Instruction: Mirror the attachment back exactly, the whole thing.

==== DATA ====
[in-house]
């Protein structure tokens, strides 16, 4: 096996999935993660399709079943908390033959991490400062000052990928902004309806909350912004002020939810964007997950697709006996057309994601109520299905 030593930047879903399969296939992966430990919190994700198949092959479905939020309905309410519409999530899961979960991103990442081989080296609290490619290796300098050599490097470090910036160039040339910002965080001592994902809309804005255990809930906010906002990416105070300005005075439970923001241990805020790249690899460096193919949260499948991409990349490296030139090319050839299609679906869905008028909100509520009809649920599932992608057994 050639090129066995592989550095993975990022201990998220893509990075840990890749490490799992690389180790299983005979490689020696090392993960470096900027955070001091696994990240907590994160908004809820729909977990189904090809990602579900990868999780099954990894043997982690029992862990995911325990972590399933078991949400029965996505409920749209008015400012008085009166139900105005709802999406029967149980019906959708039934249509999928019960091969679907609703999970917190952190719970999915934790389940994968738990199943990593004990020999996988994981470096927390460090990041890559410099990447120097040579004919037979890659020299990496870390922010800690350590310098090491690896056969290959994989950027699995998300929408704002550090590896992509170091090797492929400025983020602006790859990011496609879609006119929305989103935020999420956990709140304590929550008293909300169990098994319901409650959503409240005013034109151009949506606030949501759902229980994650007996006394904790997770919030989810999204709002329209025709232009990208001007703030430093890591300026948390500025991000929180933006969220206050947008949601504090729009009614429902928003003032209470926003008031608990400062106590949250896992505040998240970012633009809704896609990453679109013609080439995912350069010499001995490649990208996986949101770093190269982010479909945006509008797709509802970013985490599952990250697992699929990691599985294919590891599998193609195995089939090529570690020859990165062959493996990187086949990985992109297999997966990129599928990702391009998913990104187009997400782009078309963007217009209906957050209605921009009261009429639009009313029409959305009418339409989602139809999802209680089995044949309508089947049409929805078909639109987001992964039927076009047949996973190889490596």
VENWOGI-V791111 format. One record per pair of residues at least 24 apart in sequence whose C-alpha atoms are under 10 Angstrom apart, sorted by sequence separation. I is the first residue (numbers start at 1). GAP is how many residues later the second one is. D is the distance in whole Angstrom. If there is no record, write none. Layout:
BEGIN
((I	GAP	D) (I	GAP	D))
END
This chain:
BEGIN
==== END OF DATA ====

[in-house]
């Protein structure tokens, strides 16, 4: 096996999935993660399709079943908390033959991490400062000052990928902004309806909350912004002020939810964007997950697709006996057309994601109520299905 030593930047879903399969296939992966430990919190994700198949092959479905939020309905309410519409999530899961979960991103990442081989080296609290490619290796300098050599490097470090910036160039040339910002965080001592994902809309804005255990809930906010906002990416105070300005005075439970923001241990805020790249690899460096193919949260499948991409990349490296030139090319050839299609679906869905008028909100509520009809649920599932992608057994 050639090129066995592989550095993975990022201990998220893509990075840990890749490490799992690389180790299983005979490689020696090392993960470096900027955070001091696994990240907590994160908004809820729909977990189904090809990602579900990868999780099954990894043997982690029992862990995911325990972590399933078991949400029965996505409920749209008015400012008085009166139900105005709802999406029967149980019906959708039934249509999928019960091969679907609703999970917190952190719970999915934790389940994968738990199943990593004990020999996988994981470096927390460090990041890559410099990447120097040579004919037979890659020299990496870390922010800690350590310098090491690896056969290959994989950027699995998300929408704002550090590896992509170091090797492929400025983020602006790859990011496609879609006119929305989103935020999420956990709140304590929550008293909300169990098994319901409650959503409240005013034109151009949506606030949501759902229980994650007996006394904790997770919030989810999204709002329209025709232009990208001007703030430093890591300026948390500025991000929180933006969220206050947008949601504090729009009614429902928003003032209470926003008031608990400062106590949250896992505040998240970012633009809704896609990453679109013609080439995912350069010499001995490649990208996986949101770093190269982010479909945006509008797709509802970013985490599952990250697992699929990691599985294919590891599998193609195995089939090529570690020859990165062959493996990187086949990985992109297999997966990129599928990702391009998913990104187009997400782009078309963007217009209906957050209605921009009261009429639009009313029409959305009418339409989602139809999802209680089995044949309508089947049409929805078909639109987001992964039927076009047949996973190889490596």
VENWOGI-V791111 format. One record per pair of residues at least 24 apart in sequence whose C-alpha atoms are under 10 Angstrom apart, sorted by sequence separation. I is the first residue (numbers start at 1). GAP is how many residues later the second one is. D is the distance in whole Angstrom. If there is no record, write none. Layout:
BEGIN
((I	GAP	D) (I	GAP	D))
END
This chain:
BEGIN